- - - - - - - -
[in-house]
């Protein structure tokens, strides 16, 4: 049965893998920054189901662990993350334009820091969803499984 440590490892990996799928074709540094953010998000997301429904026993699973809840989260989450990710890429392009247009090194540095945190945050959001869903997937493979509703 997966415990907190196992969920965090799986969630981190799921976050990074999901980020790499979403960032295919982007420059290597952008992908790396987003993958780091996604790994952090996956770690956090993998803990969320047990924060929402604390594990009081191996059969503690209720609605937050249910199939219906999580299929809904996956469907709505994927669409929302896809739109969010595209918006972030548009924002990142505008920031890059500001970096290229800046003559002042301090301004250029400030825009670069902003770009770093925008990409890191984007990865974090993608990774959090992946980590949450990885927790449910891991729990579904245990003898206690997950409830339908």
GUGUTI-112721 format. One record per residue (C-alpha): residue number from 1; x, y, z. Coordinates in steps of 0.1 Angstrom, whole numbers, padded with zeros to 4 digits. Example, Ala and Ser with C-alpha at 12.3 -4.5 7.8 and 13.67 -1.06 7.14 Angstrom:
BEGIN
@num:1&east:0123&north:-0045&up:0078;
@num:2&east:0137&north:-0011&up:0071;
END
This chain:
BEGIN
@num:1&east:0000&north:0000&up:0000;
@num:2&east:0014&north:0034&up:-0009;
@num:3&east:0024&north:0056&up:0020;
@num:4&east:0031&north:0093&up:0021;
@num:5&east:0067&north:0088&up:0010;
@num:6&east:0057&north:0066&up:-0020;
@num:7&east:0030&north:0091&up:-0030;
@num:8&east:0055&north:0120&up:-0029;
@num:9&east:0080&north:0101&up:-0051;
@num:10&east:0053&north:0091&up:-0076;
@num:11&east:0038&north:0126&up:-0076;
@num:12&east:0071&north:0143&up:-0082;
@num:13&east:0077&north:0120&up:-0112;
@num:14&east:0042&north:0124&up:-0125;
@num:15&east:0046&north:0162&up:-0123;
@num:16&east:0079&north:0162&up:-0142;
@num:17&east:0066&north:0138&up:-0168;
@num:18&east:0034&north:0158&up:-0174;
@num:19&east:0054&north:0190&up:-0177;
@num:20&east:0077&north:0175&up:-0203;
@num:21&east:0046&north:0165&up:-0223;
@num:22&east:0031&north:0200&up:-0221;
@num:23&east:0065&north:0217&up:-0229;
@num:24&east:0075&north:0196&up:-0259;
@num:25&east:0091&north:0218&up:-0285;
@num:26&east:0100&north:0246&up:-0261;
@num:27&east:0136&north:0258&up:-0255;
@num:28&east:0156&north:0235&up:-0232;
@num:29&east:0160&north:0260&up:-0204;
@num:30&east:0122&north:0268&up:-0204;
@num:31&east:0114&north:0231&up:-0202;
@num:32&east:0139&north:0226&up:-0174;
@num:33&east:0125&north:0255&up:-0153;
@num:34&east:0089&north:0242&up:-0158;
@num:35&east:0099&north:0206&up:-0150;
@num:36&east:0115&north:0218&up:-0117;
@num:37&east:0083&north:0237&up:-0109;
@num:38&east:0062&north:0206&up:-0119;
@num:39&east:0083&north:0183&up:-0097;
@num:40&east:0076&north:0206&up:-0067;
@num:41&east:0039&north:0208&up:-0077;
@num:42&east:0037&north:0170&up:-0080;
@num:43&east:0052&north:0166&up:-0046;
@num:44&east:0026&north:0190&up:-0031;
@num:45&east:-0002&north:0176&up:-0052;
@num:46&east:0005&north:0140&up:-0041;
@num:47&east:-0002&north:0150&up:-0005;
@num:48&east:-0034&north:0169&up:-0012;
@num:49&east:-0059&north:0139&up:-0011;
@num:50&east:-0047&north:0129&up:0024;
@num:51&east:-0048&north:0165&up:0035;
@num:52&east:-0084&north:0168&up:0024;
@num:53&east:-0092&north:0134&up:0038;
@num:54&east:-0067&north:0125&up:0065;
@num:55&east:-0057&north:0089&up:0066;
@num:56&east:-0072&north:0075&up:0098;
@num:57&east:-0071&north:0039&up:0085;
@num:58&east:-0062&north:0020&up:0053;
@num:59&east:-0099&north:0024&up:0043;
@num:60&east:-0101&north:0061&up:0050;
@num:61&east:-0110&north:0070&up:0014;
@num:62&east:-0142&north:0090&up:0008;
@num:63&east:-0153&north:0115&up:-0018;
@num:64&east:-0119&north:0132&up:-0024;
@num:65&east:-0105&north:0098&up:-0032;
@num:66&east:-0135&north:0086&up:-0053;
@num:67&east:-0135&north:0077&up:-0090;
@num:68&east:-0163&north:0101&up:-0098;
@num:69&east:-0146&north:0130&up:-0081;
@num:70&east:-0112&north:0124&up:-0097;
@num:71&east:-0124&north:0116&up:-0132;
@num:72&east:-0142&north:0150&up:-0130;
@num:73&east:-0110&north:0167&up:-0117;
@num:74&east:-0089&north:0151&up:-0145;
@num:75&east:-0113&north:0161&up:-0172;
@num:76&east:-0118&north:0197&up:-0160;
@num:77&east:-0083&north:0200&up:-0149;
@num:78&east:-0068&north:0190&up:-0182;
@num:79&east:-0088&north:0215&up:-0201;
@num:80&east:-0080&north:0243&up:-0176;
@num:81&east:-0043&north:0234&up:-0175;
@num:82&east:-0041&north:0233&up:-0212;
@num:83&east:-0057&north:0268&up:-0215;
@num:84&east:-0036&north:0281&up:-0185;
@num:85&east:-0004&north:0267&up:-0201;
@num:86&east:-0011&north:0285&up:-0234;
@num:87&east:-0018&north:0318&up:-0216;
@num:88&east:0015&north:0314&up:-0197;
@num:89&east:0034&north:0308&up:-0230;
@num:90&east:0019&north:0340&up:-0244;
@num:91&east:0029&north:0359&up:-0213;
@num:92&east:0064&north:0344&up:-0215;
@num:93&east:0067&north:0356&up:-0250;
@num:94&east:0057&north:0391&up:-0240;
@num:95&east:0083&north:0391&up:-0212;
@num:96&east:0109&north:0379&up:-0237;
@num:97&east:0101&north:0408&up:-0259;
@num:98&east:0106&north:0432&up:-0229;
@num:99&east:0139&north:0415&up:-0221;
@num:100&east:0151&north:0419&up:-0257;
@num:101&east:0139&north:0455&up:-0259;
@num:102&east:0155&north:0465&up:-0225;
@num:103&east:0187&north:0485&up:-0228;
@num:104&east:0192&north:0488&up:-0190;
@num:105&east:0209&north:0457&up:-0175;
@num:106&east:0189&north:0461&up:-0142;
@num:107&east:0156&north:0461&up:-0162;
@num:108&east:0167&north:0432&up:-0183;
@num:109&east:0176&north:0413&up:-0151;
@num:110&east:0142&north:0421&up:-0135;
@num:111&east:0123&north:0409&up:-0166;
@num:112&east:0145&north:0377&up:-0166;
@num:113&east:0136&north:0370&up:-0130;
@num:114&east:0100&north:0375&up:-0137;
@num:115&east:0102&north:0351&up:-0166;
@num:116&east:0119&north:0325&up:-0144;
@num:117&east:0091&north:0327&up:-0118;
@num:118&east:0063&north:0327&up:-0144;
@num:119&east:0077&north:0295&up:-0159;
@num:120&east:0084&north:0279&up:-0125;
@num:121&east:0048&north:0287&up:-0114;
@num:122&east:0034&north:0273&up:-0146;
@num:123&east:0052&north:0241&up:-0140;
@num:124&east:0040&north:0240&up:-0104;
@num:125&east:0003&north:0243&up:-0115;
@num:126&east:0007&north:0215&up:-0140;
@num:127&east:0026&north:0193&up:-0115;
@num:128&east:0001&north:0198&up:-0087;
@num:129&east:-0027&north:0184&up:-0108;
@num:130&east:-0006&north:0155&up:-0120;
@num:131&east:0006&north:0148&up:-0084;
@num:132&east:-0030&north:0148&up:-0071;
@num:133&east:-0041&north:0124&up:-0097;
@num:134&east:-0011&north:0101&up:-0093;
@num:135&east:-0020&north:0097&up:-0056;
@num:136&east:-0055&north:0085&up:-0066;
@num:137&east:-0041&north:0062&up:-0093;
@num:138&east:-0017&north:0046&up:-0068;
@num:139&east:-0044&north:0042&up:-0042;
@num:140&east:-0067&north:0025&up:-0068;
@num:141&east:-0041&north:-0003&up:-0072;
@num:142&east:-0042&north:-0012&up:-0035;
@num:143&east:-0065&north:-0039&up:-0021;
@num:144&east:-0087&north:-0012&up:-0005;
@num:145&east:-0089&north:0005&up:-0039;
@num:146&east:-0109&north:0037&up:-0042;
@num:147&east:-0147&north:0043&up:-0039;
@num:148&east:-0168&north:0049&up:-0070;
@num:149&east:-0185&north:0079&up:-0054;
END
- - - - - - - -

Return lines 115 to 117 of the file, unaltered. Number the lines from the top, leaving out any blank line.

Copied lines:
@num:106&east:0189&north:0461&up:-0142;
@num:107&east:0156&north:0461&up:-0162;
@num:108&east:0167&north:0432&up:-0183;